King Tut’s – no booking fee for tickets purchased in cash from venue in advance
Old Fruitmarket – no booking fee for tickets purchased in cash from Royal Concert Hall box office in advance
Royal Concert Hall – no booking fee for tickets purchased in cash from venue in advance
SECC – no booking fee for tickets purchased in cash from venue in advance
Ironworks – no booking fee for tickets purchased in cash from venue in advance
Tolbooth – no booking fee for tickets purchased in cash from venue in advance
Note: any smaller venues not listed here tend to be pay-at-the-door only
Thursday, March 25th, 2010
HINTERLAND festival is about to strike like a huffy BA stewardess. Taking place in six Glasgow hotspots (The Arches, Sub Club, MacSorleys, The Admiral, Pivo Pivo and Rockers) on April 3, Hinterland will probably double up as a Saturday night pub crawl in the downhill half of the city centre as punters march from venue to venue to catch their favourites.The second
(Added 29/03/10) The finalised schedule for the one-ticket, all-access affair is as follows:
THE ARCHES MAIN ROOM
20.30-21.30 British Sea Power
22.00-23.00 Mystery Jets
23.00-23.30 Totally Enormous Extinct Dinosaurs
23.30-01.00 Friendly Fires DJ set
01.00-02.00 Joe Goddard (Hot Chip) DJ set
02.00-03.00 Greco-Roman Soundsystem
18.30-19.00 Dam Mantle
19.00-19.45 Silver Columns DJ
19.45 -20.15 Spectrals
20.15-20.30 Silver Columns DJ
20.30-21.15 Is Tropical
21.15-21.45 Silver Columns DJ
21.45-22.30 Hot Club de Paris
22.30-23.00 Silver Columns DJ
18.00-18.30 Make Sparks
19.00-19.30 Little Yellow Ukuleles
20.00-20.30 The Darien Venture
If that looks like a winning line-up then you’ll be please to know we have TWO pairs of tickets to give away. To be in with a chance of winning, just email firstname.lastname@example.org with the subject “Hinterland Competition” and include your name and home address. The closing date is March 30 at 23:59.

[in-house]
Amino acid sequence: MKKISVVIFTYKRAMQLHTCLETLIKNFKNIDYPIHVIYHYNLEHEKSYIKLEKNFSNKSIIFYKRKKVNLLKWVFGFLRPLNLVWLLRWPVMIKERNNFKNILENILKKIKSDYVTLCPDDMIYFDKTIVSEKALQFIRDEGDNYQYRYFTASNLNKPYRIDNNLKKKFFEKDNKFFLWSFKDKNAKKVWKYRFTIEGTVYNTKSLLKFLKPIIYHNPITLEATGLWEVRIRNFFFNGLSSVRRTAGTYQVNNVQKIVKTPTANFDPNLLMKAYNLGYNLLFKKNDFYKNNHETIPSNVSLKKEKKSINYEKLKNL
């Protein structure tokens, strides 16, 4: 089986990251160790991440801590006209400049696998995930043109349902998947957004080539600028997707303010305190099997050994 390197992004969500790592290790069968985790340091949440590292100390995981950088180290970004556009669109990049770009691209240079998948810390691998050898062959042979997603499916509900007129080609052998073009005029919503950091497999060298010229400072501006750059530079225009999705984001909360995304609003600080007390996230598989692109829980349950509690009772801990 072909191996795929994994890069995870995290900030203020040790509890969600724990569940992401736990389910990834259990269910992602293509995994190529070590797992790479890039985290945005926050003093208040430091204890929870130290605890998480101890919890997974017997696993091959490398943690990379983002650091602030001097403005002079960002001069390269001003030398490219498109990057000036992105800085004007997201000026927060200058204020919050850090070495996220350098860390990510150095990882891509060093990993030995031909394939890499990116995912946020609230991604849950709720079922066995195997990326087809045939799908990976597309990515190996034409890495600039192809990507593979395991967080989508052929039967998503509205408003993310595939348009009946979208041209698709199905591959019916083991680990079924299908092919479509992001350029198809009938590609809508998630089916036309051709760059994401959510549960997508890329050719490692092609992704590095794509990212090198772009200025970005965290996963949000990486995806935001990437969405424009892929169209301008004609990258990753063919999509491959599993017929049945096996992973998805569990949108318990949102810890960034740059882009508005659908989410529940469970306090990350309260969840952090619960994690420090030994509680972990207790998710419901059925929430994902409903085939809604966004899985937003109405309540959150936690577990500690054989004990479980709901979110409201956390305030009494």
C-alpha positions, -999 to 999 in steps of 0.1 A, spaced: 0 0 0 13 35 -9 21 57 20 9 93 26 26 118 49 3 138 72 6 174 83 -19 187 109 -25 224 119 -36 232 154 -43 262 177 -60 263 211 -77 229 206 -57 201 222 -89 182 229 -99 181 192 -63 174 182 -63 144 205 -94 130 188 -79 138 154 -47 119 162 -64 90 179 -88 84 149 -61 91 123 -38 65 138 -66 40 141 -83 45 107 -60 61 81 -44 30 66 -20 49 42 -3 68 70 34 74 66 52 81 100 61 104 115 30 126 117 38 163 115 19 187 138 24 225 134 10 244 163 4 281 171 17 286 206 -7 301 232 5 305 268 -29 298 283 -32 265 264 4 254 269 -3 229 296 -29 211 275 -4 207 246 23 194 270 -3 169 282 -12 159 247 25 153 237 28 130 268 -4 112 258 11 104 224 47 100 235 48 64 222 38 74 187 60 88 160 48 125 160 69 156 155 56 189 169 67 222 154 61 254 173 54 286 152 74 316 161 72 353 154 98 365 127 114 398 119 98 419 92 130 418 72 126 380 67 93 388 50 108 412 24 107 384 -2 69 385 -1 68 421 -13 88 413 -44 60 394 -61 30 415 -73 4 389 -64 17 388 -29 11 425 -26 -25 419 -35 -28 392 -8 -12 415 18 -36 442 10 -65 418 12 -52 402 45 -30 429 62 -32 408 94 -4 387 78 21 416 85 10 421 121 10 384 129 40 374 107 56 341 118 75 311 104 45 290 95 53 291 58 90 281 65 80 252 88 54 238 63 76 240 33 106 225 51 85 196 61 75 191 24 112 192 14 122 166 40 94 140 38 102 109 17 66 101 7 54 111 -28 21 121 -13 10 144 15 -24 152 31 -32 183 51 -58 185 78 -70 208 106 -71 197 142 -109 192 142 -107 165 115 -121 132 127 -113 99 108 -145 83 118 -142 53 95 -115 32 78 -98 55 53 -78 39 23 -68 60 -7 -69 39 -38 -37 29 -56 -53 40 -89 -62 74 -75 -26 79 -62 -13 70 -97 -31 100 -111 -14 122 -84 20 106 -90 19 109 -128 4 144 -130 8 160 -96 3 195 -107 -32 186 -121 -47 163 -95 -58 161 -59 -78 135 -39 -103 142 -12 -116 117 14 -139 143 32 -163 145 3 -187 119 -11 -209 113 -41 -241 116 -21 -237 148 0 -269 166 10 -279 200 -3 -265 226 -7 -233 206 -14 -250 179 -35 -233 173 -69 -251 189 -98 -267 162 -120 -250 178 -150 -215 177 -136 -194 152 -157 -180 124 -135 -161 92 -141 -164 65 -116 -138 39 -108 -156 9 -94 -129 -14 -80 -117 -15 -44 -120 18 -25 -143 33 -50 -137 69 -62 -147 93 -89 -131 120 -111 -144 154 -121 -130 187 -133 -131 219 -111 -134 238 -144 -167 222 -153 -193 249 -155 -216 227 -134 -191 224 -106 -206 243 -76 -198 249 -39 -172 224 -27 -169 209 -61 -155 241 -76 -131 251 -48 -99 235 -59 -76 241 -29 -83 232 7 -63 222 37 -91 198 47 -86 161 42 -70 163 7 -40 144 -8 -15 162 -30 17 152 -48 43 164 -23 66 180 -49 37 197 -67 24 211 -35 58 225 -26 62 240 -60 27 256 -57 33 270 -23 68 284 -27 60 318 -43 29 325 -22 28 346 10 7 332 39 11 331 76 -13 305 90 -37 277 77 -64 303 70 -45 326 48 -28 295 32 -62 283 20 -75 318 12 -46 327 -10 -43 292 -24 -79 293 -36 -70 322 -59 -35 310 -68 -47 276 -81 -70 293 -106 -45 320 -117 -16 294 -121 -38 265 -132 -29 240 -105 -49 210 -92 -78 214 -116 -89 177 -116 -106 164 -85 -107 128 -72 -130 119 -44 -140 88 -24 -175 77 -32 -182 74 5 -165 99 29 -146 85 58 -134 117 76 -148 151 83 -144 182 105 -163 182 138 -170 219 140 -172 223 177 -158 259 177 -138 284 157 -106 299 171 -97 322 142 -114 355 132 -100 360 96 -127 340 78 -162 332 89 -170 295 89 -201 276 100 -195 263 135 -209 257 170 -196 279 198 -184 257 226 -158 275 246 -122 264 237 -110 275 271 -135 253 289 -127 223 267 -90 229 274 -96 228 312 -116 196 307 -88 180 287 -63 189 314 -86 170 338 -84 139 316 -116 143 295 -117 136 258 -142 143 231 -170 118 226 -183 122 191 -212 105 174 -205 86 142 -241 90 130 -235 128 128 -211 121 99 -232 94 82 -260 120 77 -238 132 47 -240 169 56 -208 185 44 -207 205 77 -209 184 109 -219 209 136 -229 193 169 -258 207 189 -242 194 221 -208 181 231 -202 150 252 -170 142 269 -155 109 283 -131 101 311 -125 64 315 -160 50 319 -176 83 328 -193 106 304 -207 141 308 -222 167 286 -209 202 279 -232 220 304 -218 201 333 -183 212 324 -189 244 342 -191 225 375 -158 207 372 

Two winners, picked at random, will receive a pair of tickets. Over 18s only – photo ID may be required. NeitherThe Pop Cop nor Hinterland will use your details for anything else except this competition.
If you’re not lucky enough to win, you can buy tickets for £16.50 here.
Mystery Jets – Young Love
Kitty The Lion – Catalytic Converter
Friday, March 19th, 2010
PANDA SU, heart-crushing singer extraordinaire decorated chin to forehead in black and white paint to cover up the tear stains.Suzanne Shaw is one courageous cookie. Whenever the St Andrews musician plays a gig, she morphs into
Naming your music output after a creature of the wild may seem like a very modern trend, but it’s nothing new. The biggest band the world has ever seen was named after a garden insect after all.
But Panda Su is not like the rest. This half Scottish, half Portuguese woman doesn’t settle for just adopting the moniker.
She becomes the panda.
She is the panda.
And that’s when The Pop Cop wondered what would happen if some of the nation’s other pop stars decided to transform themselves into their most logical animal variation – scroll down slowly if you want to play ‘guess who’…
*No animals were harmed during the making of this feature, only reputations. For that, we are truly sorry.
Beerjacket – Sad Circus
God Help The Girl – Mary’s Market
Mull Historical Society – Animal Cannabus
Panda Su – Eric Is Dead (live)
Pearl And The Puppets – Blossom (demo)
The Kays Lavelle – The Hours
March 26, Roxy Art House, Edinburgh
March 30, Wee Red Bar, Edinburgh (solo gig)
April 3, Sub Club, Glasgow (Hinterland festival) (tickets)
April 22, Sneaky Pete’s, Edinburgh
May 7, Stereo, Glasgow
May 8, Wee Red Bar, Edinburgh
The Xcerts – Beige (live)
March 27, Harley’s, Bathgate
March 28, Haddow Fest, Edinburgh (tickets)
* Photo manipulation courtesy of super-talented creative graphic designer Lisa Wilson. Check out her more serious work at Cherry & Blossom.